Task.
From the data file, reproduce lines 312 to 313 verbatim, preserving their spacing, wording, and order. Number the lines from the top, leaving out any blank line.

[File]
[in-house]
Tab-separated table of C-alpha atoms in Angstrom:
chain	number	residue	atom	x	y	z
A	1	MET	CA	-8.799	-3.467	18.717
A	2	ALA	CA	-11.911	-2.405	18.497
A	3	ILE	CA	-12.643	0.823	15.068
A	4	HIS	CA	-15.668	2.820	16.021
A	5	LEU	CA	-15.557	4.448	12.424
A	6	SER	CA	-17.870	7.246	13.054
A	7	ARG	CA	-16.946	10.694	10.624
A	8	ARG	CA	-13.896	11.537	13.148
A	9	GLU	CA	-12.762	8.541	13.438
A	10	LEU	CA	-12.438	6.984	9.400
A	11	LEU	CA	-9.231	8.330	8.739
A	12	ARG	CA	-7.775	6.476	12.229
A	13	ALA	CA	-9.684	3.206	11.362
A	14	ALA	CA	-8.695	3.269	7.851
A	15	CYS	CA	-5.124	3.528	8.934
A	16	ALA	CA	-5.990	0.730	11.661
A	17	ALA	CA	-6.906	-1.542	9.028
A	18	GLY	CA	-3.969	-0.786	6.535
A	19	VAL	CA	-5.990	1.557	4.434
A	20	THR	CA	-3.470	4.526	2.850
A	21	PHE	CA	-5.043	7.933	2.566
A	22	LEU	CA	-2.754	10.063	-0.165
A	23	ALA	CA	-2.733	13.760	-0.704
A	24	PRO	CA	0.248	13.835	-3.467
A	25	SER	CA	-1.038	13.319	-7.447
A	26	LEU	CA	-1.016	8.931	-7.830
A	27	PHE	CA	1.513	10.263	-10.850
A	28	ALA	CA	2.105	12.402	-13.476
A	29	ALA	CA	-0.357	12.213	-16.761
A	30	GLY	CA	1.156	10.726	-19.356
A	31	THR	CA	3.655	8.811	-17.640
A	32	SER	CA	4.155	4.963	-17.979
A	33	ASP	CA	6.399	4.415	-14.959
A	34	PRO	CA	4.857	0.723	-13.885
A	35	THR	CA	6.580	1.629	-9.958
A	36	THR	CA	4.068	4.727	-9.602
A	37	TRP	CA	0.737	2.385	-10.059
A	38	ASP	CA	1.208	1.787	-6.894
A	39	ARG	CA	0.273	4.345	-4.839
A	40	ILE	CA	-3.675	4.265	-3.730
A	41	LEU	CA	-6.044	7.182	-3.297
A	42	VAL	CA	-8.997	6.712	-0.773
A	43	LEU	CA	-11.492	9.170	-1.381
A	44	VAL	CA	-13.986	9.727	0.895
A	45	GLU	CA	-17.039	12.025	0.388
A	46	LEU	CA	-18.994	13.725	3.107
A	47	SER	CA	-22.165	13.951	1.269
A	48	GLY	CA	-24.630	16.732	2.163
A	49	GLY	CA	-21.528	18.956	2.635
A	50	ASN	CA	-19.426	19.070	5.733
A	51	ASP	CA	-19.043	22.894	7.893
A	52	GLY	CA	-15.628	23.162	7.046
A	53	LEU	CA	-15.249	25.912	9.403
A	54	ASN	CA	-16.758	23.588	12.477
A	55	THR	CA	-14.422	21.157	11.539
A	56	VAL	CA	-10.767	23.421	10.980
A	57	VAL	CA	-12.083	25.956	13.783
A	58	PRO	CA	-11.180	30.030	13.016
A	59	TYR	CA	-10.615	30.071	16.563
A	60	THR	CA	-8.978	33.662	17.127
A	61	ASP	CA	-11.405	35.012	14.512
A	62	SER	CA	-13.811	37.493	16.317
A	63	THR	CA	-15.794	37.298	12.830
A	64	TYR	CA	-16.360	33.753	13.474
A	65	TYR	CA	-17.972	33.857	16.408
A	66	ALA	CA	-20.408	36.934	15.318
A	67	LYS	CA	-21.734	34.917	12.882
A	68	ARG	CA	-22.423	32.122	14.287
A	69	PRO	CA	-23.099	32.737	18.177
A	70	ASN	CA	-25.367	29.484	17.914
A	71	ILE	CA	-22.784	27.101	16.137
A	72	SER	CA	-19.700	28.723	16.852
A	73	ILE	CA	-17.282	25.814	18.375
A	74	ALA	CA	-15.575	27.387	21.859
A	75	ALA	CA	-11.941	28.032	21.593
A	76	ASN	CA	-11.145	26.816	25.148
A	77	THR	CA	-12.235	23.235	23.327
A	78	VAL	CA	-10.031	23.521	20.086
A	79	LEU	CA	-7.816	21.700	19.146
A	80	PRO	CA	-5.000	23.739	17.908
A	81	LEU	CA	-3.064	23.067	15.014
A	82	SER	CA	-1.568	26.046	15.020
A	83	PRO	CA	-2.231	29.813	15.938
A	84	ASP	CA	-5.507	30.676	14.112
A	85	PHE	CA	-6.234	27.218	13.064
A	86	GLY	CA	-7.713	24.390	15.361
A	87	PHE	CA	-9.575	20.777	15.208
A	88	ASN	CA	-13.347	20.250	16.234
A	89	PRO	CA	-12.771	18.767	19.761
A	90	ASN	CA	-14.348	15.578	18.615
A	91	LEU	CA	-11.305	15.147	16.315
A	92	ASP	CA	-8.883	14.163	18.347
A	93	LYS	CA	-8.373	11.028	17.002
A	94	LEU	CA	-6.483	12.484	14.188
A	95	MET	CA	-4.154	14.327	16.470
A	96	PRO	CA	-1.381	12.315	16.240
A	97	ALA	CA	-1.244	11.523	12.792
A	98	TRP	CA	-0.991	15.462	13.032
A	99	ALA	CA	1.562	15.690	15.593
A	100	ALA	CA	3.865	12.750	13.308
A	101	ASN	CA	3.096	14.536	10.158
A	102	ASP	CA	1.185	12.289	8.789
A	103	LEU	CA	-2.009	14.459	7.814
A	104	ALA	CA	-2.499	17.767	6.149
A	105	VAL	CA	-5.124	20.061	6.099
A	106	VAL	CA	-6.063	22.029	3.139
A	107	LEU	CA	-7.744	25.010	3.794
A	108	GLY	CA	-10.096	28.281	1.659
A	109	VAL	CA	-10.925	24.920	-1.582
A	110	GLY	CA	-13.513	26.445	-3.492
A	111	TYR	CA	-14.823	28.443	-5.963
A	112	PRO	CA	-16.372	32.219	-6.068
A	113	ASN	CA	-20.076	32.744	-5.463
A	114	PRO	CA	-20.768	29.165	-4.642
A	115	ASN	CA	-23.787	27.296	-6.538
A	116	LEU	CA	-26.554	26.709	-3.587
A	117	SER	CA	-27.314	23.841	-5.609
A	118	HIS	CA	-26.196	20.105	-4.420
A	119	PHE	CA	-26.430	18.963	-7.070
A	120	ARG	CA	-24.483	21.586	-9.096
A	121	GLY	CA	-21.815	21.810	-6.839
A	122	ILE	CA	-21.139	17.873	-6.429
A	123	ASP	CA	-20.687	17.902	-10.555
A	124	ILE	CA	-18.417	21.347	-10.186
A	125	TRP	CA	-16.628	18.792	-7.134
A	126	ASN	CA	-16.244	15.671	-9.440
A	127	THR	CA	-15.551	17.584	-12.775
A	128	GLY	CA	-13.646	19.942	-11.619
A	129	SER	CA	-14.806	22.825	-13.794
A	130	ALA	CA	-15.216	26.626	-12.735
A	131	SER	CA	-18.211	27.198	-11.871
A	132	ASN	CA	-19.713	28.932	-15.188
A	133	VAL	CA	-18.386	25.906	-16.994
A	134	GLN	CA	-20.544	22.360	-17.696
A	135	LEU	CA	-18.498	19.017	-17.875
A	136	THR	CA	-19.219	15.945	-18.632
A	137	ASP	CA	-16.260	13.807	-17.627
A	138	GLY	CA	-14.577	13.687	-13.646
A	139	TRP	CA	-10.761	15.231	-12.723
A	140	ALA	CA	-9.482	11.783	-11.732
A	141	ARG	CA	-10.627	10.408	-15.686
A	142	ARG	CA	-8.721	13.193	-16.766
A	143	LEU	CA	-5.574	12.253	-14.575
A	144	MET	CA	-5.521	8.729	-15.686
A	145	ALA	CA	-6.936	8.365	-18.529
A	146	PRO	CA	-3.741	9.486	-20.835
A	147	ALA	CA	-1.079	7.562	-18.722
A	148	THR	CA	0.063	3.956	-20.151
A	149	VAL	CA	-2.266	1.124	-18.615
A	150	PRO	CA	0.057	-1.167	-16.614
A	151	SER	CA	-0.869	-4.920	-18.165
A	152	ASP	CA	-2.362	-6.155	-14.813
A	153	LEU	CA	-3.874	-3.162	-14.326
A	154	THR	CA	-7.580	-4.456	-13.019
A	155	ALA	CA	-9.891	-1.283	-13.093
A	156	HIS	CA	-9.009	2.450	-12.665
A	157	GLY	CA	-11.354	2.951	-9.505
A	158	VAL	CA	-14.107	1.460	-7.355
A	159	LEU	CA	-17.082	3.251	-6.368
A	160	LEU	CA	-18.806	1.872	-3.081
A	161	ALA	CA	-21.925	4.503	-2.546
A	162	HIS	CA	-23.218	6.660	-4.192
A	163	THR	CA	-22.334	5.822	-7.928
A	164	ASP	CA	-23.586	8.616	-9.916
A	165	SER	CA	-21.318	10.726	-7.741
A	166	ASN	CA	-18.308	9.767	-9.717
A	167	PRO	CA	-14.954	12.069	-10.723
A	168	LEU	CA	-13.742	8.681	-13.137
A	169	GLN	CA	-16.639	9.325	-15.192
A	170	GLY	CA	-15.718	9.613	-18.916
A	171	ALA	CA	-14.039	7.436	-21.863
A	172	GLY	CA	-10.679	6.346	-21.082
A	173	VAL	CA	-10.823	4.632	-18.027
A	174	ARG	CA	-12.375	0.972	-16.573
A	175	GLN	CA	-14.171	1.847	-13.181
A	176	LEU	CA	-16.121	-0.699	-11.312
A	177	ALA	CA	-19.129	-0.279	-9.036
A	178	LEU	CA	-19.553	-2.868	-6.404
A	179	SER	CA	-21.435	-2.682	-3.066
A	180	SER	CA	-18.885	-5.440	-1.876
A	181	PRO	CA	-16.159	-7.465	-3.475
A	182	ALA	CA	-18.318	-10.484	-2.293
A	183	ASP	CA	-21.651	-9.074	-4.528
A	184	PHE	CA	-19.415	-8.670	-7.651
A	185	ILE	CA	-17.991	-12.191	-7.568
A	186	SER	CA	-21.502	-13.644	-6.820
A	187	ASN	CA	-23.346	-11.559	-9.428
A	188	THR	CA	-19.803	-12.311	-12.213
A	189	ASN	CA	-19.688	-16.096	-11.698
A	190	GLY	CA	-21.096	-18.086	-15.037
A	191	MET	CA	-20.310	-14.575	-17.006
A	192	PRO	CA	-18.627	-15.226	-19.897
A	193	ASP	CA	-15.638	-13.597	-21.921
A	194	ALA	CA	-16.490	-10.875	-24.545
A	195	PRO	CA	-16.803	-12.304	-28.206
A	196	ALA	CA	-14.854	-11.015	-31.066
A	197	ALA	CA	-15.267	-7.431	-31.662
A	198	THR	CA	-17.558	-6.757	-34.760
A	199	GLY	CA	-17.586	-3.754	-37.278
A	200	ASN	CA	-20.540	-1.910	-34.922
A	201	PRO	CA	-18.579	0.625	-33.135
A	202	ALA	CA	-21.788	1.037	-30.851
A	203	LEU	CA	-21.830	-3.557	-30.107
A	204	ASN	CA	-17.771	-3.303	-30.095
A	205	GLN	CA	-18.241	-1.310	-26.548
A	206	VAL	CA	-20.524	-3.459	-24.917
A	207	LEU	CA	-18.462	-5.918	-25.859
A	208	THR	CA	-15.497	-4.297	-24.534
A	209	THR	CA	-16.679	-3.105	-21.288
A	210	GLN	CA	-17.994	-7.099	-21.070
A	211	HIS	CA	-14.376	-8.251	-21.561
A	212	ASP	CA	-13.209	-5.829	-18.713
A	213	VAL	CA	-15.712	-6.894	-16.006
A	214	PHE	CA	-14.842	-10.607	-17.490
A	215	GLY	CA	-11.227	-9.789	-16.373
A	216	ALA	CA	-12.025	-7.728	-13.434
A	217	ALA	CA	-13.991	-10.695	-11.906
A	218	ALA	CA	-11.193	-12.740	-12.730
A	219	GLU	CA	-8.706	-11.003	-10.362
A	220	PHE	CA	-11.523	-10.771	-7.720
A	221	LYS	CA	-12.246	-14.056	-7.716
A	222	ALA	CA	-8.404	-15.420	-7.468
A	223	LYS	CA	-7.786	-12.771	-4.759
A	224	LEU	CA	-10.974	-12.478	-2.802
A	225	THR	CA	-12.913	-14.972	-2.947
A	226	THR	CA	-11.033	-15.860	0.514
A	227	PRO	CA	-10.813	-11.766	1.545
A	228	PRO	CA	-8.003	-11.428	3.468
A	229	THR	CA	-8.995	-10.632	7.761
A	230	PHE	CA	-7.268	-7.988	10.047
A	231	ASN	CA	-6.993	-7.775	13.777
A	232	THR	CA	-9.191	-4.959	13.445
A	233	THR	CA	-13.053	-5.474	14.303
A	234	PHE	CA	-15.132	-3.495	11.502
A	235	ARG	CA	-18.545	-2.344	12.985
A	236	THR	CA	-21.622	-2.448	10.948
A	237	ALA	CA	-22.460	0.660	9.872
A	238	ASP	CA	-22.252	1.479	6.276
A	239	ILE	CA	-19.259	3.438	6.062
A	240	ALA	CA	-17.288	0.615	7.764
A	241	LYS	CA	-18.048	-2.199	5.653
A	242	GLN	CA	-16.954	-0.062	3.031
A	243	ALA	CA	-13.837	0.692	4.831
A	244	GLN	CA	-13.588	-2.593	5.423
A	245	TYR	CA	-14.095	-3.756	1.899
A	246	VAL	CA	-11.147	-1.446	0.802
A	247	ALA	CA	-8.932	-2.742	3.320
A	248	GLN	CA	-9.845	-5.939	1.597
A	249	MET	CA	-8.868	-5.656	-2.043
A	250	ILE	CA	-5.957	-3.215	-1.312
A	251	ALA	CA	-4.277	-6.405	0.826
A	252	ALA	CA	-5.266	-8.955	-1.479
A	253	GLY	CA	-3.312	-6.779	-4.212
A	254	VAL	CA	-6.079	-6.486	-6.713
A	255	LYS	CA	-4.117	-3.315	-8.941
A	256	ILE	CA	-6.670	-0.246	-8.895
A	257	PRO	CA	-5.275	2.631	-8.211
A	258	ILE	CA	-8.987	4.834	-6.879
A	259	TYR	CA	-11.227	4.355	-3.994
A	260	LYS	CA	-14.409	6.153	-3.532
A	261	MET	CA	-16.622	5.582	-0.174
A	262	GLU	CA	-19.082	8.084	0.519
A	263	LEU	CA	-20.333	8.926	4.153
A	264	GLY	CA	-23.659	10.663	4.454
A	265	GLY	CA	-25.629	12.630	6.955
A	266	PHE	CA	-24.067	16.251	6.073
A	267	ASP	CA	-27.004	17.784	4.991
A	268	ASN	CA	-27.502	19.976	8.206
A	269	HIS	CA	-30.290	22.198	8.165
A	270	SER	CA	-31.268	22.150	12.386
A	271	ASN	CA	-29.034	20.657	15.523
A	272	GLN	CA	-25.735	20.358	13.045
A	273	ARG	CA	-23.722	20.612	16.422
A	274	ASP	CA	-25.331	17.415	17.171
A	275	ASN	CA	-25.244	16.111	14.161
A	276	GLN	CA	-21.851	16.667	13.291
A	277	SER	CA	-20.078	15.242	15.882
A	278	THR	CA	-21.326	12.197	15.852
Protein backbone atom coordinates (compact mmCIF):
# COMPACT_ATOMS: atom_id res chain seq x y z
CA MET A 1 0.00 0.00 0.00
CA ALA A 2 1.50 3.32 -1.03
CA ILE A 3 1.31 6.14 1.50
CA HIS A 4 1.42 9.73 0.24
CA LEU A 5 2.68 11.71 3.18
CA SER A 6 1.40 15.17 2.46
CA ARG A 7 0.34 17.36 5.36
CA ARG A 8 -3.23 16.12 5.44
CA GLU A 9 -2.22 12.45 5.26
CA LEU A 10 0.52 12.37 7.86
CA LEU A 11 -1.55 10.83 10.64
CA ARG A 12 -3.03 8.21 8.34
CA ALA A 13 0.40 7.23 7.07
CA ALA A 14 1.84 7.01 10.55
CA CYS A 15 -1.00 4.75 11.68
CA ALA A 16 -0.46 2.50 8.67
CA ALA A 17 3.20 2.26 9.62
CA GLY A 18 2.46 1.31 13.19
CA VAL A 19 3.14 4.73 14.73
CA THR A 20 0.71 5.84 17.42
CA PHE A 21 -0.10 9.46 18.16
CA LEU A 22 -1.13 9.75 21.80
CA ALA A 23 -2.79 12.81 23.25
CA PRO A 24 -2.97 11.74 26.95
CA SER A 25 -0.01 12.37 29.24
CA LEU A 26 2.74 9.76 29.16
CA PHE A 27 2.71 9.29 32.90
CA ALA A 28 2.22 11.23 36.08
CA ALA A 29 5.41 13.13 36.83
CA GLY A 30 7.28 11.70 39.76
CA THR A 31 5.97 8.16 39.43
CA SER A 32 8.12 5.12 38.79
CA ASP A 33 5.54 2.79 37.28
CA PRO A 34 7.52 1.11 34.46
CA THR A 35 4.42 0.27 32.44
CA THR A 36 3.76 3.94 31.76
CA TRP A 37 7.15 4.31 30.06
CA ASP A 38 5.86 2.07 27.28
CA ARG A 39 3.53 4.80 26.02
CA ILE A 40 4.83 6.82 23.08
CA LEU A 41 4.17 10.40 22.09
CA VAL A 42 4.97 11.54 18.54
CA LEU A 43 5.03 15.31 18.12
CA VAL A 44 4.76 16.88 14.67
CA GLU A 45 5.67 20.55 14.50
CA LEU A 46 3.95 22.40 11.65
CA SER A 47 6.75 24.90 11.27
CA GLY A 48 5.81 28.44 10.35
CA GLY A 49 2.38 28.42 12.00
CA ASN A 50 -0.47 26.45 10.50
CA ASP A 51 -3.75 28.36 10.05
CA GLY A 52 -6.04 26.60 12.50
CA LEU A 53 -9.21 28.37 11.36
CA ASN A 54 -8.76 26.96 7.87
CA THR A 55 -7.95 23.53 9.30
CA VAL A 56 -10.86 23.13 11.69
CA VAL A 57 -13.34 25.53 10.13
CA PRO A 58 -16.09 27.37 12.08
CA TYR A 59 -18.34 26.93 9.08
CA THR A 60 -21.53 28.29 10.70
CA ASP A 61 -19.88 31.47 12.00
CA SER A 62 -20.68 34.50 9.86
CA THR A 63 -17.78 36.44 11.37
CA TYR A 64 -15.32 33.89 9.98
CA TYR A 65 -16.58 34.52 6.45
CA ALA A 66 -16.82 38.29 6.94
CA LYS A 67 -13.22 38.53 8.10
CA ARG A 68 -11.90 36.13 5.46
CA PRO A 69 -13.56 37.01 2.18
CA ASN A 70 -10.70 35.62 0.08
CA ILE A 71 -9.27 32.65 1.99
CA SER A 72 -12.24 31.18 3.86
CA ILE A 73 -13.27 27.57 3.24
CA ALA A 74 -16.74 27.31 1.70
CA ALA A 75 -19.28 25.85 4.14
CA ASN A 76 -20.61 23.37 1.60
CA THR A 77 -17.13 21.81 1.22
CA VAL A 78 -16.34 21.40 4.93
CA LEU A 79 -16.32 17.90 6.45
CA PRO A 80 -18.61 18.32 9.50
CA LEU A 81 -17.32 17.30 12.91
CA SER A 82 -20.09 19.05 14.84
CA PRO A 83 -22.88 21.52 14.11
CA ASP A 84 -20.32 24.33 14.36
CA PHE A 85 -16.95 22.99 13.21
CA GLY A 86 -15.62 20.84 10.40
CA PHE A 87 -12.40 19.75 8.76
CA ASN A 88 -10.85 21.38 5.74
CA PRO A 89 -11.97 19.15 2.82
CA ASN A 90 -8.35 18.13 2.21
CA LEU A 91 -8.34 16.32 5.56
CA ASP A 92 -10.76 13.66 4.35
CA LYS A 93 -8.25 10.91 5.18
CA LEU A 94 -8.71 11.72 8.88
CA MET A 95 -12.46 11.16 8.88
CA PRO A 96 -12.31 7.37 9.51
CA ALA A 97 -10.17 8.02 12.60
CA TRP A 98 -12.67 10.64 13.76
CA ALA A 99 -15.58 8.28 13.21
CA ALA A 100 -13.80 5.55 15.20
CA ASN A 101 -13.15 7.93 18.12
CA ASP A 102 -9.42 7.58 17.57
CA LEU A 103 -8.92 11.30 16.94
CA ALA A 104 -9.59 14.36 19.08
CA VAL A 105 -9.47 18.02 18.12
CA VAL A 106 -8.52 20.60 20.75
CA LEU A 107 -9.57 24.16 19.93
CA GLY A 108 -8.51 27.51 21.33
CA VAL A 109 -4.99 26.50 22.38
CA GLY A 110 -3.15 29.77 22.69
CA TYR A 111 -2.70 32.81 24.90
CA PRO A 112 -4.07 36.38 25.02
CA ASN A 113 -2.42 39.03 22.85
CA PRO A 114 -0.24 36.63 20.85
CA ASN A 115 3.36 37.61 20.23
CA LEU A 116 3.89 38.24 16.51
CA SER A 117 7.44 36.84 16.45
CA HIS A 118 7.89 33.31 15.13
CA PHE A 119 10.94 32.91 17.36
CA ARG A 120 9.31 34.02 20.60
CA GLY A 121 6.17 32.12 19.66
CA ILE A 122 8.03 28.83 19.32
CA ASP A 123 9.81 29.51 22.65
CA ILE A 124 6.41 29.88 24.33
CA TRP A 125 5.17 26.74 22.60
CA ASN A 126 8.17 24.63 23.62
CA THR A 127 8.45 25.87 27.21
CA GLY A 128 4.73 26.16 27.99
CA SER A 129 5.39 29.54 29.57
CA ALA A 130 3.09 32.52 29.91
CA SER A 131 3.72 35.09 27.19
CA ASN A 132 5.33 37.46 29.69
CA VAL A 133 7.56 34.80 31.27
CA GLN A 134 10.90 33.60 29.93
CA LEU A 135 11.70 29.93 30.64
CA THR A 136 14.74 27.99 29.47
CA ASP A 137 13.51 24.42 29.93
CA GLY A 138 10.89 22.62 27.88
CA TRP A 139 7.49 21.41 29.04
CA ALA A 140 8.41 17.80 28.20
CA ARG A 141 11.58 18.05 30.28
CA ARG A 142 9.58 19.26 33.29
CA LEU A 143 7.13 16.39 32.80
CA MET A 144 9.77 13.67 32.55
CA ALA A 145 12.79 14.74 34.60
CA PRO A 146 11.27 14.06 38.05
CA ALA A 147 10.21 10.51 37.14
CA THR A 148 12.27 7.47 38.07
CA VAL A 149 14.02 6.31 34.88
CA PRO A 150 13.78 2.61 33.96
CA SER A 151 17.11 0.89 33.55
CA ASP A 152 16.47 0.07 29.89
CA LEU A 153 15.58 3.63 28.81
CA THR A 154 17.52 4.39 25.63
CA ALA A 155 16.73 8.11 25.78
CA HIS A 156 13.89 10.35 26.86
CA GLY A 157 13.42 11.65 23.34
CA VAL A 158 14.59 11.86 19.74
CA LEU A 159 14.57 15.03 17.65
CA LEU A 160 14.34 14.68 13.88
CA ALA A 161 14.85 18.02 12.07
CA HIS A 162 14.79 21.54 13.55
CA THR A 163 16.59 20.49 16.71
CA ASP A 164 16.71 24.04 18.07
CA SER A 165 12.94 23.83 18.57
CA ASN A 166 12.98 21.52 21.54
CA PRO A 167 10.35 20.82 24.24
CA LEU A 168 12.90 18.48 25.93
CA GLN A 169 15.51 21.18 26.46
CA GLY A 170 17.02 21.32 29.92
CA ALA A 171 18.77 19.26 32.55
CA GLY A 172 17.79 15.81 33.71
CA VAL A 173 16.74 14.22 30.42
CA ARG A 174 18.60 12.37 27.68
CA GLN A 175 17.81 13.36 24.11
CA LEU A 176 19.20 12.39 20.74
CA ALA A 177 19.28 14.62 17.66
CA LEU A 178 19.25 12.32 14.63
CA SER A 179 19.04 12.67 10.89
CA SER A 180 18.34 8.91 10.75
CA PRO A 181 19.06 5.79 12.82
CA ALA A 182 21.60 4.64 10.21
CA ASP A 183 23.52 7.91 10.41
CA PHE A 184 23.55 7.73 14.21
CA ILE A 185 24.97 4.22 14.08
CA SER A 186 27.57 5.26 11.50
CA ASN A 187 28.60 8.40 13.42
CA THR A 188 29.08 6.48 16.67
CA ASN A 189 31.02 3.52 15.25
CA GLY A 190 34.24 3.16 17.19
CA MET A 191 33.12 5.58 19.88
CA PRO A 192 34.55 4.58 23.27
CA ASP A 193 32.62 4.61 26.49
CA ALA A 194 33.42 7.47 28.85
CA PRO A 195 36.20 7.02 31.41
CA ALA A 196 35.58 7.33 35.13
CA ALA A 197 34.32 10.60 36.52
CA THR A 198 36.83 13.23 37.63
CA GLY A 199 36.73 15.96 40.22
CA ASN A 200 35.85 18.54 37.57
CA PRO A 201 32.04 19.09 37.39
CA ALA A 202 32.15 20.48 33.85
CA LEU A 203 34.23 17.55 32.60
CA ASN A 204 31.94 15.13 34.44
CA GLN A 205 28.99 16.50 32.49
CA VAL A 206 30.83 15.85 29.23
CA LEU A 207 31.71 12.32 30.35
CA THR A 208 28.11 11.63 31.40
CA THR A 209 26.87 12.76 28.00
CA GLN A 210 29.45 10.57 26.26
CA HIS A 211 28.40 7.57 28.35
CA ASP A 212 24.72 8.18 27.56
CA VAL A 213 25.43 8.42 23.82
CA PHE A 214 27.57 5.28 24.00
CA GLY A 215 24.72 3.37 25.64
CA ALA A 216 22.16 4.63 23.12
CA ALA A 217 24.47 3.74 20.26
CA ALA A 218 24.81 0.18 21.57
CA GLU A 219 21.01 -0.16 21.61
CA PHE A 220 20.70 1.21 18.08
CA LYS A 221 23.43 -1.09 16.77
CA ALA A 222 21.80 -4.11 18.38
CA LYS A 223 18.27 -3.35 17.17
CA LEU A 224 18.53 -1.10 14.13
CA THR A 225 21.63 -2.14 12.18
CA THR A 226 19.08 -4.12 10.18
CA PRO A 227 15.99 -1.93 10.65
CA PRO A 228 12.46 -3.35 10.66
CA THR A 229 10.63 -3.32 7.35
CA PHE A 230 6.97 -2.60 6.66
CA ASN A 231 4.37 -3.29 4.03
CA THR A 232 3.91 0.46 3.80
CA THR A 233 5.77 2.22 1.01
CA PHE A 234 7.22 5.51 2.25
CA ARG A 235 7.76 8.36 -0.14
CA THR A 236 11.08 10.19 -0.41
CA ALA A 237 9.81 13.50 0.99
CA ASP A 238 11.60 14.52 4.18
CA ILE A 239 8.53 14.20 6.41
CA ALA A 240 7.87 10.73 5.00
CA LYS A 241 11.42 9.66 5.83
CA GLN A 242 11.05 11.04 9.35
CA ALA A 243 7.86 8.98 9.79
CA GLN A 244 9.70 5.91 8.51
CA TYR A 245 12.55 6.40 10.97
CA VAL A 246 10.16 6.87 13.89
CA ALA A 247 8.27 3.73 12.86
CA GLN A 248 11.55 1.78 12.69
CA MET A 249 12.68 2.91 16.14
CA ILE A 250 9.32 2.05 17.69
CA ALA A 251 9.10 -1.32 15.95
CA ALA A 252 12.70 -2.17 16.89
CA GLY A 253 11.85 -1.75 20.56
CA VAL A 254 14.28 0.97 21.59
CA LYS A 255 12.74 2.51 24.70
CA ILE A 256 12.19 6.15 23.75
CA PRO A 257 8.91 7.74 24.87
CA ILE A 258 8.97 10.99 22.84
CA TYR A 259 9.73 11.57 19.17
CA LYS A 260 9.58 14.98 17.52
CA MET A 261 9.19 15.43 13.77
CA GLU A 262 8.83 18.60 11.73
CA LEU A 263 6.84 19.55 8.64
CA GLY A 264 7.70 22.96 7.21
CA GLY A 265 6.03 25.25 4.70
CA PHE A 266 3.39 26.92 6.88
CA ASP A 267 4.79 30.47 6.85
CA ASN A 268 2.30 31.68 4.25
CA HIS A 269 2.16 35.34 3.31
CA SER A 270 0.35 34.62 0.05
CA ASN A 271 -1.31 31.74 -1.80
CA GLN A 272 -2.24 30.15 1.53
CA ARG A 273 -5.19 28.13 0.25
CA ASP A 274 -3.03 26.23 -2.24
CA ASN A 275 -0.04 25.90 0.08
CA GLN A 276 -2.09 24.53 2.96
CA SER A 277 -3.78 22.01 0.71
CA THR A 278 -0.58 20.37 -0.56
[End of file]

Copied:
CA ALA A 29 5.41 13.13 36.83
CA GLY A 30 7.28 11.70 39.76